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  3. ditto, i think RA and me had both just been watching the BBC news at 10 and just saw that eejit’s performance today in the EU parliament… not how any diplomat with 2 neurons would behave towards current and future political and economic partners, whatever the form of that partnership. Appalling.

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      • I hope not, Perry. He is the leader of UKIP (UK Independence Party) whose sole purpose was to persuade the UK to leave the EU. As an MP for the EU (MEP) he has just done himself out of a job. He failed to win a seat in the British parliament in the last election and, in fact, UKIP has only one MP because we are not a country who leans heavily towards the far right. UKIP is about as extremist as we get in our political lives – we tend to vote for the more conventional slightly right or slightly left of centre and UKIP and Farage have been a bit of a laughing-stock for years. But, of course, he stepped forward when it came to the referendum although other leaders of the Leave campaign like Johnson disassociated themselves from him.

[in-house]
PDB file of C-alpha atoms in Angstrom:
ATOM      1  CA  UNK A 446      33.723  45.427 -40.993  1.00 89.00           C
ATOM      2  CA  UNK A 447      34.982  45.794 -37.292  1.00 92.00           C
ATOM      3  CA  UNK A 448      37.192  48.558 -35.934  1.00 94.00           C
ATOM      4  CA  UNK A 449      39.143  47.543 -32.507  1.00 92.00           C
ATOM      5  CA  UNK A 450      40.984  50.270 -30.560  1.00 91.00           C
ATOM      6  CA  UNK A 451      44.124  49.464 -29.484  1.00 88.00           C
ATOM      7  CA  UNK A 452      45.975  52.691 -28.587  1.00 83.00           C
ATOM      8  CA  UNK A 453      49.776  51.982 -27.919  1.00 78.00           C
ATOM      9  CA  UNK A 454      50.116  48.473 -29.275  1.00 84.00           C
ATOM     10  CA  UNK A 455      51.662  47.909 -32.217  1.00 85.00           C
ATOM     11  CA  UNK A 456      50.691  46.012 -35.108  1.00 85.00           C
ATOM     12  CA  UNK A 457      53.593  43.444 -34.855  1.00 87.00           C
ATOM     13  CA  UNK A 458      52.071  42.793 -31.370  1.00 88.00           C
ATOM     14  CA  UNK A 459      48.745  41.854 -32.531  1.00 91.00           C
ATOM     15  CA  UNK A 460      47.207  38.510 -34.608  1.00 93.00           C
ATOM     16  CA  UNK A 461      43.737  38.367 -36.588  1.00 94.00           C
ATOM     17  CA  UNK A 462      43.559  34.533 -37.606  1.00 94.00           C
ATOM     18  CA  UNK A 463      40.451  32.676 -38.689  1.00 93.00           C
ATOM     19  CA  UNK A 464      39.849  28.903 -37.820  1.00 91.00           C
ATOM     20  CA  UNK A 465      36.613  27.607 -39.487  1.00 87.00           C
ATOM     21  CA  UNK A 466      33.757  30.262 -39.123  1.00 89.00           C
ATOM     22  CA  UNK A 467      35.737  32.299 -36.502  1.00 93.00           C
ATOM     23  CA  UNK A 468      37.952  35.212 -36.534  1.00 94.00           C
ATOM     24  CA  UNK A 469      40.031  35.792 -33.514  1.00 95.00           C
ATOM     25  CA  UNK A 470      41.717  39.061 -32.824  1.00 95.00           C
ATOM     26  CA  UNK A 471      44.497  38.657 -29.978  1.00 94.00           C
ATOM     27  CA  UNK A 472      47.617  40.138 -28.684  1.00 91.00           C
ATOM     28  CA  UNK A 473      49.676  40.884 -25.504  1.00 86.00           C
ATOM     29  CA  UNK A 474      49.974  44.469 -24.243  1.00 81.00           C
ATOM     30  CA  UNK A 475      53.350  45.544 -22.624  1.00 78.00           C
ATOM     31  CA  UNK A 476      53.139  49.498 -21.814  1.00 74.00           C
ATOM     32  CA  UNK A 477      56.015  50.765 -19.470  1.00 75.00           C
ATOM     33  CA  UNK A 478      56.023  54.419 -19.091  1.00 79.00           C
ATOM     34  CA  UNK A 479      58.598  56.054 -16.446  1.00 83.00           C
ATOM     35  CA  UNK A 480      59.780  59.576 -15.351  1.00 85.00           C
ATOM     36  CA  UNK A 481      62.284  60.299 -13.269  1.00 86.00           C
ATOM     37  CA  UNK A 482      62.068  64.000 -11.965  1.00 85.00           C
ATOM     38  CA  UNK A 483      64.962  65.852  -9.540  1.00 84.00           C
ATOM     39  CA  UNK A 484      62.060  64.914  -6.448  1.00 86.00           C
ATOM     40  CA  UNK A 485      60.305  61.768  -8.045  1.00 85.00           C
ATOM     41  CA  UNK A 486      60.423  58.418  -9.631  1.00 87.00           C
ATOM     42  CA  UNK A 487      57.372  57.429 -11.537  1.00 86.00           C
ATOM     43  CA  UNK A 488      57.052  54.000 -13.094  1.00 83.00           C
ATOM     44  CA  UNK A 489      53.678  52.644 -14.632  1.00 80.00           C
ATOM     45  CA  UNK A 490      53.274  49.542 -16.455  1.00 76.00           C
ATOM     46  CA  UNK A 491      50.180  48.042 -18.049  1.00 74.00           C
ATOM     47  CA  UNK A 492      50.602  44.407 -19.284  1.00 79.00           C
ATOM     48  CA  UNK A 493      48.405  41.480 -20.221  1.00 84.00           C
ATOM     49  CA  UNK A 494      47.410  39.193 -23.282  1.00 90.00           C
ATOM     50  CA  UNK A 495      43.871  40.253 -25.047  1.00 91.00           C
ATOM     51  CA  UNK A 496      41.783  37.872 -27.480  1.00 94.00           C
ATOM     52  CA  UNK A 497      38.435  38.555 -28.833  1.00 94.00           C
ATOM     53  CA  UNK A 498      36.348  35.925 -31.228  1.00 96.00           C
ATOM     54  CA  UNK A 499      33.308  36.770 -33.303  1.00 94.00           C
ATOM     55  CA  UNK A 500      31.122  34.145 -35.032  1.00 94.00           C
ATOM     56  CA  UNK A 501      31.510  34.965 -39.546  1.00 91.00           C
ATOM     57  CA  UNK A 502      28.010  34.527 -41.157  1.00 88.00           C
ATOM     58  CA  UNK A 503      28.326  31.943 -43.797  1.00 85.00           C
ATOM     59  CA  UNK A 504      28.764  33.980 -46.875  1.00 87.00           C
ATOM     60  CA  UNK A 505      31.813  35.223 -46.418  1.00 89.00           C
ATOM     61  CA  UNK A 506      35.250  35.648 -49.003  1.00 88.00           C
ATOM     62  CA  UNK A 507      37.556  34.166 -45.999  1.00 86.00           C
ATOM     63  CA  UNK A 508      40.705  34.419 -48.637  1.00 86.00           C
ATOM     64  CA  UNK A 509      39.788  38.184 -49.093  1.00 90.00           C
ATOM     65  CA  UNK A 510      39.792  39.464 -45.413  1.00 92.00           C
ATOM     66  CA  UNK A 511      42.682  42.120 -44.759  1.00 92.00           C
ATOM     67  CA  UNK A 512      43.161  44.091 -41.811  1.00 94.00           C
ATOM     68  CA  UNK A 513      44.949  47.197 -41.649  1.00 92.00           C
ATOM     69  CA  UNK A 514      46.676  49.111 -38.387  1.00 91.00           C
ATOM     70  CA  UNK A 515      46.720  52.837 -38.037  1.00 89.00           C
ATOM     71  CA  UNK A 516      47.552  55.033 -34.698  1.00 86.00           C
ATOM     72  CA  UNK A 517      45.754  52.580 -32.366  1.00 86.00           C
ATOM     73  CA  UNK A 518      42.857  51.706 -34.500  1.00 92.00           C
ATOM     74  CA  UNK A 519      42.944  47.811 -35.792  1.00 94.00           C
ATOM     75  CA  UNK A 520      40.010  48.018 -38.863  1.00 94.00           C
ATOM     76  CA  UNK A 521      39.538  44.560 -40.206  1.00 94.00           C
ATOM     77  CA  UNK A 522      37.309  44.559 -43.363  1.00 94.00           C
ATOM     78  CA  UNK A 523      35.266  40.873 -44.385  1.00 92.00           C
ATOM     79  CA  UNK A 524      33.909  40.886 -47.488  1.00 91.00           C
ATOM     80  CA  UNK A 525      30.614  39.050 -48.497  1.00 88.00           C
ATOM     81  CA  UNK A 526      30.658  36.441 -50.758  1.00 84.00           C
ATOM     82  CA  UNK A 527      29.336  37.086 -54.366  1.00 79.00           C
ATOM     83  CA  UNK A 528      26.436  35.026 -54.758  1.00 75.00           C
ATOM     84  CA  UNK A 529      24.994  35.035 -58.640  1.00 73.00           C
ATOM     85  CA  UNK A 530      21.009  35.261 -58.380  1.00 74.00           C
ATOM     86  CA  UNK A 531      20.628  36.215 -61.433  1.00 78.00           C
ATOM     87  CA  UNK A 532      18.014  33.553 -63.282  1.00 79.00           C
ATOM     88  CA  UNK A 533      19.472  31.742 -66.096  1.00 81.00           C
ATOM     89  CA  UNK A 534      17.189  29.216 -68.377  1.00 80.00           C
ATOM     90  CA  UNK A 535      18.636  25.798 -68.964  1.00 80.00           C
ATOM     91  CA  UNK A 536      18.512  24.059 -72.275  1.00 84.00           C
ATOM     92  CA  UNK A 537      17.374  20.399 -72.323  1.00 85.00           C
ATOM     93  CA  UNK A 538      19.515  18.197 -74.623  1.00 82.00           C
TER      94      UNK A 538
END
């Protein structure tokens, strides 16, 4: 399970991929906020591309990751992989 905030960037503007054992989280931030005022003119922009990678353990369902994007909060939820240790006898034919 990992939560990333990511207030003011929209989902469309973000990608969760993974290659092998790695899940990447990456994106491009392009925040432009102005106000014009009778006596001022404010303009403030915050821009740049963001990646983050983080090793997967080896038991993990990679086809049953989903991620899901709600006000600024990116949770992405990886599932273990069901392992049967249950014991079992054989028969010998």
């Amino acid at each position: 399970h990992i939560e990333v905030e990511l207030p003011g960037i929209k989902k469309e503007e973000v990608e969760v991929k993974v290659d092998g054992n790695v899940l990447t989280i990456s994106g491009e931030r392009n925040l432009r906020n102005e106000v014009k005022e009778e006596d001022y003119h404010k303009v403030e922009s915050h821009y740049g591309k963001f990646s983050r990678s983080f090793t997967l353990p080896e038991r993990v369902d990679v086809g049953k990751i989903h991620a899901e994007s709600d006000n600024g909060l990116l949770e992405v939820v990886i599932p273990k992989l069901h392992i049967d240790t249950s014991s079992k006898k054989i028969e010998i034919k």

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        • I have question for you that I can’t seem to find a clear answer for, if you can help. I understand that this was Farage first time addressing the EU. Why was Farage there now specifically speaking as a representative at the EU parliament? Did the passing of the referendum give him some new authority or chance to speak? If Farage has been leader of the UKIP since 2010 (and is/was an MEP how long??) why only now was he speaking in that capacity?

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          • he’s been an MP in the EU Parliament for some years now, not with much activity of note than a few similar incidents of insulting colleagues or the EU institutions. He’s supposedly on a fishery commission, a cause he professed much attachment to during the campaign, but he’s only actually attended it once in all his time there. Sadly he’s part of the EU parliamentary group and until UK exits the EU formally he will be entitled to attend the sessions and make a nuisance of himself there. Here’s hoping this was his last outing…